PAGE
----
What Turkey is up to in Libya


In the strict nationalist lineage of General Mustafa Kemal, the founder of modern Turkey, the current Turkish president succeeded in methodically moving his pawns to advance his great project of neo-Ottoman reconquest.

It is still a question of avenging the humiliating Treaty of Sèvres (August 1920), which forced the Sublime Porte to renounce its Arab and Maghreb provinces. Erdogan is now setting foot again in Libya where Kemal won his first military success. In December 1911, the future Atatürk pushed the Italians out of Tobruk and settled in Derna. But this victory was useless because the Turkish expeditionary force had to withdraw in haste from Libya to fight in the first Balkan war. Like all good strategists, Erdogan knew how to wait for the right moment to act. 

On November 28 2019, in Istanbul, he concluded an agreement of military and security cooperation with the Libyan Government of National Unity (GNA) of Fayez al-Sarraj. Although it was the government officially recognised by the UN, the GNA was at the time in the worst situation. Entrenched in Tripoli and attacked by the Libyan National Army commanded by General Haftar, master of Cyrenaica, supported by Egypt, Russia and the United Arab Emirates.

By intervening in the Libyan civil war on the side of Sarraj, Erdogan had, of course, monetised his military aid. Turkey recovered the best oil contracts when the fields of the Gulf of Sirte would have been regained by the GNA or Haftar. Ankara and Tripoli even signed a document on the sharing of exclusive economic zones in the eastern Mediterranean – a document that did not comply with international maritime law. 

In the medium term, it was also a question of being given four strategic bases on Libyan territory: the military airfields of Watiya (close to the Tunisian border) and Joufra (hinge between Tripolitania and the Fezzan), the ports of Misrata and Sirte (in order to control the central Mediterranean from the south). 

On 2 January, Erdogan obtained authorisation from the Ankara parliament to send Turkish forces to Libya. The latter took several thousand jihadists, who had become idle in the Idlib pocket (north-western Syria, on the border with Turkey), as substitutes. They deployed rapidly, allowing the GNA militia to gradually drive the forces of Marshal Haftar out of Tripolitania, supported by Russian mercenaries of the Wagner division.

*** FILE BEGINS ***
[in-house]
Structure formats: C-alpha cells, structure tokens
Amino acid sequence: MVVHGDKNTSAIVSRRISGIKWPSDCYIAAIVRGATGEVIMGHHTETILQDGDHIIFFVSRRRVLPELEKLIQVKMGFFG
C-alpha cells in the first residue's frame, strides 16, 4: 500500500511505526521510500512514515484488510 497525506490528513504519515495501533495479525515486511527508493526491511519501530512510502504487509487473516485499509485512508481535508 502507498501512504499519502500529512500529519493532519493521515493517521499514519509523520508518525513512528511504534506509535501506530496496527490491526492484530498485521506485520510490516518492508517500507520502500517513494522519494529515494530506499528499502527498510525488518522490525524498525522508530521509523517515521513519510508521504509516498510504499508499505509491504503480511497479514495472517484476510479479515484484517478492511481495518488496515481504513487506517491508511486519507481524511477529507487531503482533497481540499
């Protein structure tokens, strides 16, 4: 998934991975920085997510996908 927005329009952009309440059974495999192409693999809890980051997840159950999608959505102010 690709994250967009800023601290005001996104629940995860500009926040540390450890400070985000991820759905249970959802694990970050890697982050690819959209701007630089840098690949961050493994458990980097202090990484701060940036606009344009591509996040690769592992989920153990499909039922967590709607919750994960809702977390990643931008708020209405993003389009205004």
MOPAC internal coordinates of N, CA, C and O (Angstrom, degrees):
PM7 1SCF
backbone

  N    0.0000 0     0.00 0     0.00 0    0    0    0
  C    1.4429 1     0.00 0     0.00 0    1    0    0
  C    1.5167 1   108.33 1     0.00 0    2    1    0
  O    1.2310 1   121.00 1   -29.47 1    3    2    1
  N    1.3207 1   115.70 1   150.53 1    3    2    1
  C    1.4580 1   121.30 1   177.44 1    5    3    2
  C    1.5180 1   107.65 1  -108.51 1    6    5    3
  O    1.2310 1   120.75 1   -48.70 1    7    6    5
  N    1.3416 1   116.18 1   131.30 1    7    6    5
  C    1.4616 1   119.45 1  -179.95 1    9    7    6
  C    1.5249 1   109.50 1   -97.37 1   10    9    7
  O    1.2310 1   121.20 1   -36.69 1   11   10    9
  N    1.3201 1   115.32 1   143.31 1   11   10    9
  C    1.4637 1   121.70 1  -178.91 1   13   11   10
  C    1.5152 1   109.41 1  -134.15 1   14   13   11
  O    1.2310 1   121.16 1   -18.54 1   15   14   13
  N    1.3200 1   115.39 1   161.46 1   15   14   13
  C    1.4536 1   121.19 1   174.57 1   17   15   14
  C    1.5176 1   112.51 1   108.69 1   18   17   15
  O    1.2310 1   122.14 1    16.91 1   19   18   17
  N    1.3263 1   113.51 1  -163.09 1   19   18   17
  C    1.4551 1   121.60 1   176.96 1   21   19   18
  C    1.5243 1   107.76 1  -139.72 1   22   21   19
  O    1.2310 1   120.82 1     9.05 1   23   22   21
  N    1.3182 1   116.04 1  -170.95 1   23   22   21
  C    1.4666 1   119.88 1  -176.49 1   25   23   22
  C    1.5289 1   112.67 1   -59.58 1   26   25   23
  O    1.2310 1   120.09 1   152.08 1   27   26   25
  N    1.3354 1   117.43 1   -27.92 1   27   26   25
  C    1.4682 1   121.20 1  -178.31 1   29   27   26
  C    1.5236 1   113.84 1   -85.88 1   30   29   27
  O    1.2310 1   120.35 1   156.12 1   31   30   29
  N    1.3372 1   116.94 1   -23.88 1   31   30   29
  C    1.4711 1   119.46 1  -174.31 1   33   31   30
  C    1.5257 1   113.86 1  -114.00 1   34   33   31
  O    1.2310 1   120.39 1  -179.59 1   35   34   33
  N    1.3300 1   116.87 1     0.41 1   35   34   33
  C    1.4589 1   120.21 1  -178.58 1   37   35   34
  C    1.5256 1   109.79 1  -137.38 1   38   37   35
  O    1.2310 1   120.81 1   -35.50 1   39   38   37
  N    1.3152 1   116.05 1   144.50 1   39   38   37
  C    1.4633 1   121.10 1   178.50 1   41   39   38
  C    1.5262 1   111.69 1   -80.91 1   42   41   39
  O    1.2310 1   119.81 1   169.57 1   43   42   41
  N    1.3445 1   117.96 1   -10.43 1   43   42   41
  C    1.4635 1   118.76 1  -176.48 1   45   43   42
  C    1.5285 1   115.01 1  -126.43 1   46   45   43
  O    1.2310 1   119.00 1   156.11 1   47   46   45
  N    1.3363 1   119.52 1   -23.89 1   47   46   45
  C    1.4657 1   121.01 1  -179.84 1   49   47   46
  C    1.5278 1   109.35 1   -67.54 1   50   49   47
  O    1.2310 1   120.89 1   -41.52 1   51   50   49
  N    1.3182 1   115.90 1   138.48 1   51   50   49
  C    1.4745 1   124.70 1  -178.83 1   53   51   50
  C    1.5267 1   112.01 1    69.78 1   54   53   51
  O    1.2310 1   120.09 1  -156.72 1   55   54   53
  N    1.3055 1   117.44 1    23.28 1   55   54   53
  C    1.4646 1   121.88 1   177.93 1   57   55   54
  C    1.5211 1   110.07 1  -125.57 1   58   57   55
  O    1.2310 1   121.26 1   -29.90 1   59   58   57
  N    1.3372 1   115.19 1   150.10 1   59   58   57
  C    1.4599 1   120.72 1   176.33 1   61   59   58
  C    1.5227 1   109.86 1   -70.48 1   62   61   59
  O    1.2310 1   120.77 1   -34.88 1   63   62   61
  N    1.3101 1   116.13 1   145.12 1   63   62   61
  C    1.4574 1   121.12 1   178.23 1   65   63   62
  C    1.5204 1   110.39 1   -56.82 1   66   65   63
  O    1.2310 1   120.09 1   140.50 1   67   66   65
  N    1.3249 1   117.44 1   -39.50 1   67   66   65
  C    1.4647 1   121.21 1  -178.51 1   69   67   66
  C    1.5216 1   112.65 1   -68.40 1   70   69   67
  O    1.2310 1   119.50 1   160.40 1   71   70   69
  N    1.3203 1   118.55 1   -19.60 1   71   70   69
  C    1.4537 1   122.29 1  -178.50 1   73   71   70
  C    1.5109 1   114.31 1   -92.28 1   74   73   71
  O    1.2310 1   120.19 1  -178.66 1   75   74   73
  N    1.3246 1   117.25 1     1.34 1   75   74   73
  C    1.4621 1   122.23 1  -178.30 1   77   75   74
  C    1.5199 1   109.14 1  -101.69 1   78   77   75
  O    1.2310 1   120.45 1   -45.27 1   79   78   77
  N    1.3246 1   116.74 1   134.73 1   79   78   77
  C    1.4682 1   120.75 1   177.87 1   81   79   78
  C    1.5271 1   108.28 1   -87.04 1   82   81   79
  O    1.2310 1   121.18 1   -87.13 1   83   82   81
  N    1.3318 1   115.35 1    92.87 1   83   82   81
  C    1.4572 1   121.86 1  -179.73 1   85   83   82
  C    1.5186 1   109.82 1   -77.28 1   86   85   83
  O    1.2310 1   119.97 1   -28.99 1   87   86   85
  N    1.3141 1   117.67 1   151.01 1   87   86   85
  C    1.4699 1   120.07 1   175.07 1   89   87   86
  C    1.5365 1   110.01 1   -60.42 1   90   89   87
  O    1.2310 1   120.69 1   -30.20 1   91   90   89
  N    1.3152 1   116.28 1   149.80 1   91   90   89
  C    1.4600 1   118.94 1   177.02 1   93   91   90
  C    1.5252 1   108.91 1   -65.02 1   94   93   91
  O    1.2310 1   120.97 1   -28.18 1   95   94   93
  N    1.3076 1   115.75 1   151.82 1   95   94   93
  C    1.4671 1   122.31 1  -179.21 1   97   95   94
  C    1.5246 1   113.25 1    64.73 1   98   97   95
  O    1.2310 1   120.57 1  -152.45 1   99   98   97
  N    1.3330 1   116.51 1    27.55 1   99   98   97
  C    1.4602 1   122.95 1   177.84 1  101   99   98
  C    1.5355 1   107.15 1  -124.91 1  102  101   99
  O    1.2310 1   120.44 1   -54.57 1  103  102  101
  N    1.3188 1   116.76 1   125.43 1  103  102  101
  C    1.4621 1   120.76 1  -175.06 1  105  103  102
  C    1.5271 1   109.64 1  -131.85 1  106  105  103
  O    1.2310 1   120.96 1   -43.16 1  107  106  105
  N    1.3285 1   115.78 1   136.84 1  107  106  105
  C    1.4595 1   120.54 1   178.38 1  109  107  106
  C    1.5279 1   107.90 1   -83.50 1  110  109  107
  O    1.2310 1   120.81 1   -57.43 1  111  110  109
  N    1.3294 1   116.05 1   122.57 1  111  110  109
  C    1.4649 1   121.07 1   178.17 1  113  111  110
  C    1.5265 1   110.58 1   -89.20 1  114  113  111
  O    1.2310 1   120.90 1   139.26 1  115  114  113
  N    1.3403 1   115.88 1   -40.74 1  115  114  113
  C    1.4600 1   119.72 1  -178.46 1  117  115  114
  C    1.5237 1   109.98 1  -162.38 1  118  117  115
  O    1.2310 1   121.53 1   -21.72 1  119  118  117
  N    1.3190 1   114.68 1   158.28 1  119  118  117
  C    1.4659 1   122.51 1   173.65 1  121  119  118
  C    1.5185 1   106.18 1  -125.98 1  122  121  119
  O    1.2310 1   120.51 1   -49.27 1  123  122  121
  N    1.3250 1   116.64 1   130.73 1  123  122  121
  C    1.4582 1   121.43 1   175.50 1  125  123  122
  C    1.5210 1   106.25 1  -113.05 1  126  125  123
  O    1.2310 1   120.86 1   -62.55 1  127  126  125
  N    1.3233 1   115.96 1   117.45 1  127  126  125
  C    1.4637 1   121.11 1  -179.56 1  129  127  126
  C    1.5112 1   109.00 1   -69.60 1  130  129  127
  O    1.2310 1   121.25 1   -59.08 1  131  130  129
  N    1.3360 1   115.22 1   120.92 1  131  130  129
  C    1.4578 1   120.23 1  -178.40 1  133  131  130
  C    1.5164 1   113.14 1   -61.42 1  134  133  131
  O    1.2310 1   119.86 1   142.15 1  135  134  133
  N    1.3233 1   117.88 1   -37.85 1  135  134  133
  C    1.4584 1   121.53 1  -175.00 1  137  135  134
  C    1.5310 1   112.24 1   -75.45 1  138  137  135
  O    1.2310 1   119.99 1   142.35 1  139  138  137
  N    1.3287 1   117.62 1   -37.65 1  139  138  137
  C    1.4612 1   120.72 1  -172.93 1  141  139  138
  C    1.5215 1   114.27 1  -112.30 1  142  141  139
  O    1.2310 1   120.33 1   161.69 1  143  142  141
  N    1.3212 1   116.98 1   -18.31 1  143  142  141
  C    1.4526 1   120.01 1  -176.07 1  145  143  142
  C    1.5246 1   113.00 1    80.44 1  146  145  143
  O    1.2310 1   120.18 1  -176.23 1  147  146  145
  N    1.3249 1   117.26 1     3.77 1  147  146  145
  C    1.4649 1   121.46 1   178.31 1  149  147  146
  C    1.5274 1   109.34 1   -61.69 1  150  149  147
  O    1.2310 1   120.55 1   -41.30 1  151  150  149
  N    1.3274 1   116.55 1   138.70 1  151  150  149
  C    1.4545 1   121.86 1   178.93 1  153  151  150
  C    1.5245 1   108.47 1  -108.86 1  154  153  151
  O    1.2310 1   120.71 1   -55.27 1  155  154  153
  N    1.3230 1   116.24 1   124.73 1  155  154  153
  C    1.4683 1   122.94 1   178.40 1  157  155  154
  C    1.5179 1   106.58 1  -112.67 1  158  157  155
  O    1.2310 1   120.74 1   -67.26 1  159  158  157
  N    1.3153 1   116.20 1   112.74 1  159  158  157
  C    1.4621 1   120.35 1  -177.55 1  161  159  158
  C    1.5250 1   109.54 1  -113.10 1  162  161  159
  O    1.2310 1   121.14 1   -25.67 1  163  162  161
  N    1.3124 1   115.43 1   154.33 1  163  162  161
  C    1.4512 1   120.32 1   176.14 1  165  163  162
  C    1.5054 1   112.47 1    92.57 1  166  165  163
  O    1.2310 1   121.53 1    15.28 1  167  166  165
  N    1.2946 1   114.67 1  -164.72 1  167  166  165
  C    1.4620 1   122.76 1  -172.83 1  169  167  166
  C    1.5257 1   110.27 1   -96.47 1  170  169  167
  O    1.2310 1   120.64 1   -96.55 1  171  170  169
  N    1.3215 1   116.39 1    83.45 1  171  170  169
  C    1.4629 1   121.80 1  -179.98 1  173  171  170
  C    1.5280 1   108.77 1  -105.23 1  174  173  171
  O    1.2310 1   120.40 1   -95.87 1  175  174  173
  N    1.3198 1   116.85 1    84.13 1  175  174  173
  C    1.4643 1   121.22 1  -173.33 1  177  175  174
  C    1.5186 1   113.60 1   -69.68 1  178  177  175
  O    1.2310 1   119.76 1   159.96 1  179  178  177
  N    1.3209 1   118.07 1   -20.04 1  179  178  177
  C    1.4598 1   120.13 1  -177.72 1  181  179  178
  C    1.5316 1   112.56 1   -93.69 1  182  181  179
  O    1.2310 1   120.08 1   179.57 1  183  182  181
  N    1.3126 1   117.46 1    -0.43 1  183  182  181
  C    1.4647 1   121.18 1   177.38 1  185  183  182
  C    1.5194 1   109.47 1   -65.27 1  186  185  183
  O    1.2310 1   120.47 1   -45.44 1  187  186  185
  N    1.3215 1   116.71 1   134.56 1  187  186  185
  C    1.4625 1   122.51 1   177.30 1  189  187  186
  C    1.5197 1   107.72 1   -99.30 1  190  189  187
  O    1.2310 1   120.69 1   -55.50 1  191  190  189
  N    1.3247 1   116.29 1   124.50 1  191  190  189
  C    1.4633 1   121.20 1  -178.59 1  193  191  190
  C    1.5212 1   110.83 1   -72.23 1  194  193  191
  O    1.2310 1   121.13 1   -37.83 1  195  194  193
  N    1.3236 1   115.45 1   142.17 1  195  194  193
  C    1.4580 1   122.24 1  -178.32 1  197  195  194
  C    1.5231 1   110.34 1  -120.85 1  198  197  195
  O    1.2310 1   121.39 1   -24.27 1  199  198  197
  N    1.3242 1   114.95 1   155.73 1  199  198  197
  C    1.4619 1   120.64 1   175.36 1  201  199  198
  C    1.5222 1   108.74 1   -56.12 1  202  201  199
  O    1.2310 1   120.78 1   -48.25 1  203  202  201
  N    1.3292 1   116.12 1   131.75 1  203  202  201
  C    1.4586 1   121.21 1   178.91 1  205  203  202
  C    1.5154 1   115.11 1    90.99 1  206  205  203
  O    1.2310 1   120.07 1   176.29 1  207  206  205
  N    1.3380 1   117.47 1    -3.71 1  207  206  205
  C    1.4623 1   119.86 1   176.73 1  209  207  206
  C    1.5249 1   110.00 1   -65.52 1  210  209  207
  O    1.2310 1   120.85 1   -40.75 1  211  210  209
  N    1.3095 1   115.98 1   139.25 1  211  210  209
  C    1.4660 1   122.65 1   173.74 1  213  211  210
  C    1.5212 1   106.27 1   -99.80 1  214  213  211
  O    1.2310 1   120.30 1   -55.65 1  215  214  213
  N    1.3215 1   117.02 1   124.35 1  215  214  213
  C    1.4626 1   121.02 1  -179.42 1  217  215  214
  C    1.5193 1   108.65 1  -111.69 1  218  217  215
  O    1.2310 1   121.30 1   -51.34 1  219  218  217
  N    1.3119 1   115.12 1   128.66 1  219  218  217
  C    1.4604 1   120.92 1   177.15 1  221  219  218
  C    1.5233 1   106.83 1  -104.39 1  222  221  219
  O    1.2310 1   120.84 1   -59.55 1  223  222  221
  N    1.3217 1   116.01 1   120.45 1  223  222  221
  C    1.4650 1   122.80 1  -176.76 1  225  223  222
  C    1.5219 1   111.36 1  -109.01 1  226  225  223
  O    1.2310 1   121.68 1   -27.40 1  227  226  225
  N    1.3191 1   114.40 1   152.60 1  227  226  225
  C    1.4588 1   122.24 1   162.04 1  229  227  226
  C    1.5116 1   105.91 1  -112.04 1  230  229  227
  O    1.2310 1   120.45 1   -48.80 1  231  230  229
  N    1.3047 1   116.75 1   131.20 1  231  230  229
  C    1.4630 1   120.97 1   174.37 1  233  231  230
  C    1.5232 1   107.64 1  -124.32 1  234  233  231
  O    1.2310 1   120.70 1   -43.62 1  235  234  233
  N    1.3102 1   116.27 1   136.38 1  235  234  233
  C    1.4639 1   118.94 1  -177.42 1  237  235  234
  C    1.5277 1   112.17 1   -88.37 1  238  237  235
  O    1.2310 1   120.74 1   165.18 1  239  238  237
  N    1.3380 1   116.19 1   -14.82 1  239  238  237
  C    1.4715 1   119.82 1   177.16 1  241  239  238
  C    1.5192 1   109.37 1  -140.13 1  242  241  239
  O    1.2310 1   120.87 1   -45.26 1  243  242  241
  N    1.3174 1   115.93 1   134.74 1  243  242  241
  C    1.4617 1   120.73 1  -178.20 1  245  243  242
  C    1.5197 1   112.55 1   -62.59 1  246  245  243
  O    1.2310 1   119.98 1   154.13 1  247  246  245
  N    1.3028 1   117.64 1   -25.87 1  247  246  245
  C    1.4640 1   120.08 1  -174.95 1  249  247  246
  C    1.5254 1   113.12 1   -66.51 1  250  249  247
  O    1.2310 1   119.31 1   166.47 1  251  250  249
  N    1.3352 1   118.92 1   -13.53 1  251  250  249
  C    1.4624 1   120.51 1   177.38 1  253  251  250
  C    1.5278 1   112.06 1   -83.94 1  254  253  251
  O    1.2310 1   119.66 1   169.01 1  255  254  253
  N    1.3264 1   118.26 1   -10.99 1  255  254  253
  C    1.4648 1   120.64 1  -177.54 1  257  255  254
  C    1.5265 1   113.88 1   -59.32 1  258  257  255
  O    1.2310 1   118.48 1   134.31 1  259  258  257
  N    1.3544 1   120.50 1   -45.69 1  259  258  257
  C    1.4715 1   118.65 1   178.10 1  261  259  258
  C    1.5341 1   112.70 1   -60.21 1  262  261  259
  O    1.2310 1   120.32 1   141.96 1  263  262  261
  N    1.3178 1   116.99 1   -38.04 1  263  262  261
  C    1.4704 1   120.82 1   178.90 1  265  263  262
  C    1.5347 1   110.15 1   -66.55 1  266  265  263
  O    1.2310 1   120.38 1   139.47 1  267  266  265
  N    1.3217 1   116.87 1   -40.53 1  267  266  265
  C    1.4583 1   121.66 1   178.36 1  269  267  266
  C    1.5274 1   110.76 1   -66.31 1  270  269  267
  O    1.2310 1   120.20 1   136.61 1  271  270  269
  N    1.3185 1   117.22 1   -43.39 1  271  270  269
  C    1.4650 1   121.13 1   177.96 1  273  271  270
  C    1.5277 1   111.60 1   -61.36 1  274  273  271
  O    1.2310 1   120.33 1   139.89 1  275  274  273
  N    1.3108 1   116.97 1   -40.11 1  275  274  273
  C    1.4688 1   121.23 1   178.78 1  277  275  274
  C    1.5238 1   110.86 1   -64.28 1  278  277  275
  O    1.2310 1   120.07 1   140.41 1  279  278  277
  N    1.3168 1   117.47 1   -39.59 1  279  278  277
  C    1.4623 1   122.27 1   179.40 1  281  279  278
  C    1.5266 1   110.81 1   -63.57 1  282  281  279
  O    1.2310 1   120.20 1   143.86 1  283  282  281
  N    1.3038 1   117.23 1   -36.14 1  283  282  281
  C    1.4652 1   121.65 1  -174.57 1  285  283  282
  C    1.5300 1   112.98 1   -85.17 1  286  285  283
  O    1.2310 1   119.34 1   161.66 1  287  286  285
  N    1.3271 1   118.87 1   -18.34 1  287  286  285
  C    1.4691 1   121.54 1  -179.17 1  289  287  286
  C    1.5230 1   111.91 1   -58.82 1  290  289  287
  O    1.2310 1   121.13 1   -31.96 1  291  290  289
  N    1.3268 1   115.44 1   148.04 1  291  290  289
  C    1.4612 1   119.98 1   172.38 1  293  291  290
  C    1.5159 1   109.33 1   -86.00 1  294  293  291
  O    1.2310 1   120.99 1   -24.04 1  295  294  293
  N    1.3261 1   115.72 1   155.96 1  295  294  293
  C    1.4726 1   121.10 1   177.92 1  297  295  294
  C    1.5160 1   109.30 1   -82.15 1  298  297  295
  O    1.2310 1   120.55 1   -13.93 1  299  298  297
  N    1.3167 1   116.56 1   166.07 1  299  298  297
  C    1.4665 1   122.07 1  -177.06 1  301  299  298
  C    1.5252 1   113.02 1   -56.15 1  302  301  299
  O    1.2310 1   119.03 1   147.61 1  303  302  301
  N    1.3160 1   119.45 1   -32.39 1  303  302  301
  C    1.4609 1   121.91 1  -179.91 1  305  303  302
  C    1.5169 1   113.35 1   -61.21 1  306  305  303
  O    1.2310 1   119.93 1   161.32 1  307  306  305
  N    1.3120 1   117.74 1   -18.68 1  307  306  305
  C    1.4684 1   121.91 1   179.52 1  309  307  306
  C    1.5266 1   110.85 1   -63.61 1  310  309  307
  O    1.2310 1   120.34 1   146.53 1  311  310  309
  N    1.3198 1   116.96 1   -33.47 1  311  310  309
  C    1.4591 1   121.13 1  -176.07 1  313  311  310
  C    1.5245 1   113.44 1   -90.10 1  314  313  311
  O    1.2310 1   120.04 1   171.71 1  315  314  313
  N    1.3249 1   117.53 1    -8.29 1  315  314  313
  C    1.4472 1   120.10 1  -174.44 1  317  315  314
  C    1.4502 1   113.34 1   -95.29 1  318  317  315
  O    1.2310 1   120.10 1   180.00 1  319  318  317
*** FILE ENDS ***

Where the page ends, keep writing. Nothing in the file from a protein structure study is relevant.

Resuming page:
The Turkish armed drones Bayraktar Akinci, small unmanned high altitude and high endurance planes, even managed to destroy the Russian Pantsir-S1 close air defence trucks. This forced Russia to urgently repatriate the 1,000 mercenaries and eight warplanes it had sent to Libya at the end of May 2020. 

Since July 2016, Putin and Erdogan have been very good friends, the former having had the intelligence to warn the latter that a military coup was being prepared against him. The two strong men agree on the strategic objective of kicking the Westerners out of the Arab-Muslim world. But the sharing of the spoils, in Libya as in Syria, does not always go particularly well… Neo-Ottoman arrogance in the Mediterranean rose to a new level on 10 June.

As part of the NATO Sea Guardian’s mission to monitor the UN arms embargo on Libya, a French navy ship approached a Turkish container ship sailing towards Misrata to inspect it. The Courbet was then “illuminated” by the radar fire control of a Turkish frigate in escort. In modern warfare, this action is equivalent to the warning shots of yesteryear. It is an extremely aggressive posture. Coming from a NATO member country – and covered by a deafening American silence – it is unacceptable. 

Emmanuel Macron had been accused of having, in November 2019, spoken of NATO being “brain dead”. Perhaps the French president was not wrong… By dumping on Libyan soil the jihadists it no longer needs, Turkey is bringing a threat closer to European countries. Moreover, control of Libyan territory may enable it to resume its migration blackmail against the EU from another location.

And no one will be able to prevent jihadists from mixing with migrants. The Anglo-French military intervention in Libya in 2011 remains to this day the most serious foreign policy failure of the entire Fifth Republic. We have not only created a chaos that all the Maghreb and Sahelian states complain about. We have also offered a golden opportunity to our biggest challenger in the Mediterranean: Erdogan.

This article was first published in Le Figaro.

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